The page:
Citadel leads the way in civic engagement and service learning
College wins second prestigious national award
On the heels of being named to the President’s Higher Education Community Service Honor Roll this spring, the military college has once again received national recognition for civic engagement and service learning. The Citadel was one of five colleges and universities across the country to receive the Washington Center 2013 Higher Education Civic Engagement Award, sponsored by the New York Life Foundation.
Recipients were chosen based upon their leadership and innovation in civic engagement. The Citadel will be presented with the award during the Washington Center’s annual awards luncheon in Washington, D.C., at the National Press Club on Oct. 7, 2013.
“The Citadel’s mission is to educate principled leaders. Service learning and civic engagement are key elements toward producing principled leaders. Before you can lead, you need to be able to serve,” said Citadel President Lt. Gen. John W. Rosa. “The Higher Education Civic Engagement Award is further confirmation that our students are making a difference in the lives of others.”
Citadel students spent more than 13,000 hours in community service in the 2011-12 academic year—an estimated economic value of more than $286,000. Active partnerships with 36 community organizations make a significant impact in the Lowcountry, including students in Title I schools where test scores are critically low and poverty is high.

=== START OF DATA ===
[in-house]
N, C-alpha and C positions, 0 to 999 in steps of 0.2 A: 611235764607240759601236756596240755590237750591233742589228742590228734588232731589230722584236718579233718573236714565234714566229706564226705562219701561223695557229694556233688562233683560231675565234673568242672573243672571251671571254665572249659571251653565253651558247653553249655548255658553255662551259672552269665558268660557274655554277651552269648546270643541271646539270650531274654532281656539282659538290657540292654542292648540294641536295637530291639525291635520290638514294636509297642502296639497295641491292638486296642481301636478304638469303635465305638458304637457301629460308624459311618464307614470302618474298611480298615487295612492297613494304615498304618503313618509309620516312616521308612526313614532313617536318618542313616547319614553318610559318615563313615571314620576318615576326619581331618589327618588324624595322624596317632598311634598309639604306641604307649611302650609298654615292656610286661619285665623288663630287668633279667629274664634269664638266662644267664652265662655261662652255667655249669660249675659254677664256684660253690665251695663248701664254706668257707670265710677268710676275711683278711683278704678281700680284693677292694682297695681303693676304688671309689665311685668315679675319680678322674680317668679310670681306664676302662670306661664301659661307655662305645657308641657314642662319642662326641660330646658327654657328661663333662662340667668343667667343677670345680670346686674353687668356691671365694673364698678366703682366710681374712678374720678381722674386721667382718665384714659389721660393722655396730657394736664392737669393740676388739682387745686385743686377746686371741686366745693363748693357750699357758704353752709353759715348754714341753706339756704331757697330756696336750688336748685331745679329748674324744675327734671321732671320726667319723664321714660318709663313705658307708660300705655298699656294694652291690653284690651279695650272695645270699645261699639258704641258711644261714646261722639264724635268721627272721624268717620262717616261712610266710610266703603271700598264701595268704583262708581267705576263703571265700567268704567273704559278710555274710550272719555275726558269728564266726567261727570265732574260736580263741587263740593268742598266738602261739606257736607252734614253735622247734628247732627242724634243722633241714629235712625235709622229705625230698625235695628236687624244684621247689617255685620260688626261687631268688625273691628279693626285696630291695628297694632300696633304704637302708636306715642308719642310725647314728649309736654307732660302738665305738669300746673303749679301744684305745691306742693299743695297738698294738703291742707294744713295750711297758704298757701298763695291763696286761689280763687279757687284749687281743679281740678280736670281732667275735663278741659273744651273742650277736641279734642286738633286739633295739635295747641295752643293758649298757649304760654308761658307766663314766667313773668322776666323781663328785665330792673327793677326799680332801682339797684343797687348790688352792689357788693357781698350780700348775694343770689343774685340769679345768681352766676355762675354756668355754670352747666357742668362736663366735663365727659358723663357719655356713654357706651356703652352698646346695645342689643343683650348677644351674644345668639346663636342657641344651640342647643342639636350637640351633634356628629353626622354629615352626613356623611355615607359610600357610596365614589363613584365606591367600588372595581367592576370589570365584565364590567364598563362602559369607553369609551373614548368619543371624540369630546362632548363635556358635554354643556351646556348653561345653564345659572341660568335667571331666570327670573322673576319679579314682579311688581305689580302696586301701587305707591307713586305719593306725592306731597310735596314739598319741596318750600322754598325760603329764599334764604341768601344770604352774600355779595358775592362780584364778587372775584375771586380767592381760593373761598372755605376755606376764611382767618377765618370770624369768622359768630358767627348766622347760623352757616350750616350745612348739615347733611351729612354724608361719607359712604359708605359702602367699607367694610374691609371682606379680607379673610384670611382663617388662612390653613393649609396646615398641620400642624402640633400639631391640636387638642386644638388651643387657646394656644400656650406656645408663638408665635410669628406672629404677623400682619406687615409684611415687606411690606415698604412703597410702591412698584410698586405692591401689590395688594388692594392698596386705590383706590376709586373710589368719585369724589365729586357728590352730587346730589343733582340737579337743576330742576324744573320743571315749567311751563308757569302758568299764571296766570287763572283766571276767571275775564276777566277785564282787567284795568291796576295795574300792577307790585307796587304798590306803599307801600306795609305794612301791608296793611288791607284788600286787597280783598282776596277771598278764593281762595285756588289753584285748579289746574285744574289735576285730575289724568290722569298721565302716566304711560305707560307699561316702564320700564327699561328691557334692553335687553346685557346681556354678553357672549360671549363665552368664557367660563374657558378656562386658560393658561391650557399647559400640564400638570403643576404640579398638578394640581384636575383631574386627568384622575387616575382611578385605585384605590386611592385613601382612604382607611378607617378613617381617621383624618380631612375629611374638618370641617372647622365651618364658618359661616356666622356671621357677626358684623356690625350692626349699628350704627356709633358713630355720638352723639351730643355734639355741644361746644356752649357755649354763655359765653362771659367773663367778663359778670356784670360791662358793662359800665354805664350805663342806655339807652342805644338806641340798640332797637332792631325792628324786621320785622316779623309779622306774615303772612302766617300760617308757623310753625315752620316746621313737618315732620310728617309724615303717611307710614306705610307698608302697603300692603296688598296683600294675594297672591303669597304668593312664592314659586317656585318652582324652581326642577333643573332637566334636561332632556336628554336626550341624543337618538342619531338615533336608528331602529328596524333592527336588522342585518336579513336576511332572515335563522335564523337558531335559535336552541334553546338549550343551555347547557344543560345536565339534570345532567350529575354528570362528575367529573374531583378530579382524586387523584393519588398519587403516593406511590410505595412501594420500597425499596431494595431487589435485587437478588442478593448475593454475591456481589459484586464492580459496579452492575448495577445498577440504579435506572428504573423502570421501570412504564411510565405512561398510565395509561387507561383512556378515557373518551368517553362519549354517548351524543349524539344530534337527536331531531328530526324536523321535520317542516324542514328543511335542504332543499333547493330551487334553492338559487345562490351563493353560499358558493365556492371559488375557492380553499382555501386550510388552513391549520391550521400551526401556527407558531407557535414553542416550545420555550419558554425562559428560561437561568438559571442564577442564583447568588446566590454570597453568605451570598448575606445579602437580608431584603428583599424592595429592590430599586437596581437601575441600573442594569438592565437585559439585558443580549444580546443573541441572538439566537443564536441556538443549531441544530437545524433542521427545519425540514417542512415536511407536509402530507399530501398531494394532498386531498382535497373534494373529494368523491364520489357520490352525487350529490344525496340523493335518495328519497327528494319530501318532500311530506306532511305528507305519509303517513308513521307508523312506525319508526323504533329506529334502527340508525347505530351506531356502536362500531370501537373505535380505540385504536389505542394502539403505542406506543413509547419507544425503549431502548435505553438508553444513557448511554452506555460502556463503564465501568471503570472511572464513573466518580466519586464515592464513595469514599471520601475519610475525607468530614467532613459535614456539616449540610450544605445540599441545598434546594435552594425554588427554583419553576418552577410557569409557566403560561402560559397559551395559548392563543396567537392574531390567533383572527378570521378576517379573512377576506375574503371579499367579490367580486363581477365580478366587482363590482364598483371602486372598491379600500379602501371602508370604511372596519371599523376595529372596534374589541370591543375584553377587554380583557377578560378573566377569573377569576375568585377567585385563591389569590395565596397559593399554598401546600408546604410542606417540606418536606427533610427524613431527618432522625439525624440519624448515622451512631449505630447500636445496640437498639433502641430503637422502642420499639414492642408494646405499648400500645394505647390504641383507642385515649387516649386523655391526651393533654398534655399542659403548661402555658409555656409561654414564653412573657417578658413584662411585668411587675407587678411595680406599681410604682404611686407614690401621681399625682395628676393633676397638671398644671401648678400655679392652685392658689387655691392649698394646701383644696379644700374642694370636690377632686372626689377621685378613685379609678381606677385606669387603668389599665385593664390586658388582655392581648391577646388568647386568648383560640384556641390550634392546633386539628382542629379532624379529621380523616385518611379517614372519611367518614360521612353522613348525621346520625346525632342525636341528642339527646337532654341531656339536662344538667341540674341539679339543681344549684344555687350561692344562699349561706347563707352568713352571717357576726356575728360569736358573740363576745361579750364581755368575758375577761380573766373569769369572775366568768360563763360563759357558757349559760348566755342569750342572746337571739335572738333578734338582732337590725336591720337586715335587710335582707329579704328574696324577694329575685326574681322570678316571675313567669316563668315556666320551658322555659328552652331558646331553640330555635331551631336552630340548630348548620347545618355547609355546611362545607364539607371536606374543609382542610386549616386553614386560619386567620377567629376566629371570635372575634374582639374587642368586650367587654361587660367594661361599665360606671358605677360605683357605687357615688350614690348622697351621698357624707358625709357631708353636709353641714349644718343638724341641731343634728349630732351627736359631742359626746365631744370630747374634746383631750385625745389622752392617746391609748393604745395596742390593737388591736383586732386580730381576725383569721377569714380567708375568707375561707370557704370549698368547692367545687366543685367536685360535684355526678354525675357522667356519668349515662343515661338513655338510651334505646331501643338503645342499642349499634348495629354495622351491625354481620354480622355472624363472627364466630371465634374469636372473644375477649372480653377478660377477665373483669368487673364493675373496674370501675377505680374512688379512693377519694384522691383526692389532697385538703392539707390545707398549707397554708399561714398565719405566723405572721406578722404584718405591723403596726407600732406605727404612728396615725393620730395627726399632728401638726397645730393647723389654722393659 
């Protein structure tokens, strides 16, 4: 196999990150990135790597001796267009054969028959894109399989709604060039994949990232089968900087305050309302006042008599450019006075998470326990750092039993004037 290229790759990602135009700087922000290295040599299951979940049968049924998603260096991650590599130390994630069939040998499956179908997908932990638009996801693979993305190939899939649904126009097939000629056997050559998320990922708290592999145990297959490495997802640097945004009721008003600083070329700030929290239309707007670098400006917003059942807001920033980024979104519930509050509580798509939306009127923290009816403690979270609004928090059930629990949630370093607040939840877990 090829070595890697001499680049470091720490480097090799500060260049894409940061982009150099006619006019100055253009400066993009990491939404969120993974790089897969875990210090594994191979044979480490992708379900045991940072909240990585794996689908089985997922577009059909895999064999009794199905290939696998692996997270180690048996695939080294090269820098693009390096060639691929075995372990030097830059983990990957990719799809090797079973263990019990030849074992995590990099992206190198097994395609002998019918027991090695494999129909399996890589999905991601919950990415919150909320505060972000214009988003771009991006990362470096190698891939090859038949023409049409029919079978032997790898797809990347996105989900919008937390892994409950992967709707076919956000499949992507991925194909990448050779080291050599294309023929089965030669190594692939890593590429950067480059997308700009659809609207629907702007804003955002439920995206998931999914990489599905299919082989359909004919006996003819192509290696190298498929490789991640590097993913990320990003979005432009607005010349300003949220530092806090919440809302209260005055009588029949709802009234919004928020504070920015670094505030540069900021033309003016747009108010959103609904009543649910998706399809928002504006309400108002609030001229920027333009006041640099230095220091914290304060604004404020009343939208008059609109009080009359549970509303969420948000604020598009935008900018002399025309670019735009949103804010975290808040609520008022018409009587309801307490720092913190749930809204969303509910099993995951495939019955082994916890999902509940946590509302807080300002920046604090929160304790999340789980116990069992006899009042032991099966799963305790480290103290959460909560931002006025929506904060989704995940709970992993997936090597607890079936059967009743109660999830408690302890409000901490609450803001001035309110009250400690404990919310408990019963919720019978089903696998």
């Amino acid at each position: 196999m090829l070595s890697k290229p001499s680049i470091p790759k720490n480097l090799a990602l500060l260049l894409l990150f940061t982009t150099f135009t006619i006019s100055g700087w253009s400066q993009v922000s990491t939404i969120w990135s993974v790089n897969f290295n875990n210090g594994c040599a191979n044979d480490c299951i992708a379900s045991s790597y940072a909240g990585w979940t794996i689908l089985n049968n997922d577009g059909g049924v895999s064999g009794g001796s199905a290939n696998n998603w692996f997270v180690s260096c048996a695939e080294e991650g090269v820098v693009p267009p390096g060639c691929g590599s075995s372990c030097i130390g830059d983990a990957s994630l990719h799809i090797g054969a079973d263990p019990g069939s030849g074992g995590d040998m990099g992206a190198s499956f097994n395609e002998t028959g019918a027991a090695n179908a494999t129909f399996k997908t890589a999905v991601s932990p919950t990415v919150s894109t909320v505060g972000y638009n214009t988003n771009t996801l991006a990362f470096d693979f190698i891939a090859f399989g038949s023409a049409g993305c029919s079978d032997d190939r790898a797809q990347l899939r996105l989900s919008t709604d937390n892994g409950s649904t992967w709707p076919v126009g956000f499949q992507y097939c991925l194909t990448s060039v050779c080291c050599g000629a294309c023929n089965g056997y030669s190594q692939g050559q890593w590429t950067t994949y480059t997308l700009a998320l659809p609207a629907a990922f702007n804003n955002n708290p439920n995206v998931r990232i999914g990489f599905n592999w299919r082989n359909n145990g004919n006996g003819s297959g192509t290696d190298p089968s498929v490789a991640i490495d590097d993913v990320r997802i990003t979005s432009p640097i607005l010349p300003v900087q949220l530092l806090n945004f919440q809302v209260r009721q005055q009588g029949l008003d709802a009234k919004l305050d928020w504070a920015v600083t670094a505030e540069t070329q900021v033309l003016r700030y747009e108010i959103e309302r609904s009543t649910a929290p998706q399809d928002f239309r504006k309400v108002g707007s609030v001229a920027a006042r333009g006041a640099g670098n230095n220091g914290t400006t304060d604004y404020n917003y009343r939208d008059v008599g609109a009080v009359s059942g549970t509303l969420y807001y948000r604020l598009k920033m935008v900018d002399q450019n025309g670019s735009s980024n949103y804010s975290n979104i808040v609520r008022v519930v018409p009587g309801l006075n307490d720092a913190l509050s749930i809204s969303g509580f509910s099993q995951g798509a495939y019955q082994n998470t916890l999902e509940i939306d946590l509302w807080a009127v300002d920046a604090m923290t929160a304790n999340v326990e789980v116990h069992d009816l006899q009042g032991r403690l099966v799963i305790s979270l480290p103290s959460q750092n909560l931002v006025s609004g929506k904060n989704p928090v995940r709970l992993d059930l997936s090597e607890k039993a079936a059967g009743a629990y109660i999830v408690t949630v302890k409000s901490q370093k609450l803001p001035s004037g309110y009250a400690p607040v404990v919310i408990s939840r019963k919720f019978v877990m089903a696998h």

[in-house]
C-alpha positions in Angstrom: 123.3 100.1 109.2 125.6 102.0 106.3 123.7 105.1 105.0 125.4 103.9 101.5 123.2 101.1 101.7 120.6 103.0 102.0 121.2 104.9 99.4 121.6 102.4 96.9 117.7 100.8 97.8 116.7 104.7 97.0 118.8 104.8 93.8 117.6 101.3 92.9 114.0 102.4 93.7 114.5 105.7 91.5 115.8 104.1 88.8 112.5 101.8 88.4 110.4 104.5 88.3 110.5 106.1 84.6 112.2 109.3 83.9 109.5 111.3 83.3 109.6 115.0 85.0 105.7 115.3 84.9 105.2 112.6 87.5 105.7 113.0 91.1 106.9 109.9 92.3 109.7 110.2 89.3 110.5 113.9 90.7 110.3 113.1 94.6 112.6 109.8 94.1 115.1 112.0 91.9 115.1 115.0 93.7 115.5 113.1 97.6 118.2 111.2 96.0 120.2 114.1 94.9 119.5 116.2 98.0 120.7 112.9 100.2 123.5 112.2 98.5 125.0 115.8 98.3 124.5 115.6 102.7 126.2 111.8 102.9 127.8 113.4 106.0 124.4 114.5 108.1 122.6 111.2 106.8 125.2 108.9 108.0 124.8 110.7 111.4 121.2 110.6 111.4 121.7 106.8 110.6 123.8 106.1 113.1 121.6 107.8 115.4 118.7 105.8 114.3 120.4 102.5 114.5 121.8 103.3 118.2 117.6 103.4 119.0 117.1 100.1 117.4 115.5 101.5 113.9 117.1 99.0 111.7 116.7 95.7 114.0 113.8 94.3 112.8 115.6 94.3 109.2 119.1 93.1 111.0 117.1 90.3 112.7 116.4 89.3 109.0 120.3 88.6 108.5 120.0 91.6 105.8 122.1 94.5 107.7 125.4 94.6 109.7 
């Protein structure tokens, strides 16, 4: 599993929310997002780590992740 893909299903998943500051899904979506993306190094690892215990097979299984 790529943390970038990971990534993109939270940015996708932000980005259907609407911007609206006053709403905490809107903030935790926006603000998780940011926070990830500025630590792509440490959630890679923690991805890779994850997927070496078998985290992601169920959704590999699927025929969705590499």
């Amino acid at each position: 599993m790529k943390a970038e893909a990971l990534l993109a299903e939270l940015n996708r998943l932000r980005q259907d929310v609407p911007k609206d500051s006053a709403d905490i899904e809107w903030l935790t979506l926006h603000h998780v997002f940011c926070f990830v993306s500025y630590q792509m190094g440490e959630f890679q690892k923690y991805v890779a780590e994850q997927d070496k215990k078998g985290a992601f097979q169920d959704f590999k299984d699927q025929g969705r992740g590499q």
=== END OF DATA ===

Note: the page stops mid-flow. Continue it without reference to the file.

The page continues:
Sustaining the student civic engagement is the college’s commitment to service learning that begins in the freshman year and is interwoven into all four years of the Corps of Cadet curriculum as well as the classes in the graduate and evening undergraduate programs. In particular, the required sophomore service learning lab places cadets in service learning activities in one of the following areas: poverty, education, veterans, disabilities, arts or environment.
“It is exciting to see the changes that occur when our students engage with people in the community who have diverse needs and experiences. The college students are educated by the populations they set out to serve, and those served meet up-and-coming adults who really care about them. It is absolutely a win-win for The Citadel, the community, and our shared futures,” said Psychology Professor Conway Saylor who directs the college’s service learning and civic engagement program and who was named the Governor’s Professor of the Year in 2012.
As part of the Higher Education Civic Engagement Award, four Citadel students will be granted scholarships to attend the Washington Center 2014 program, an internship that integrates academics with real world experience.
Watch a video of three students who participated in The Citadel's summer service program, talking about their experiences.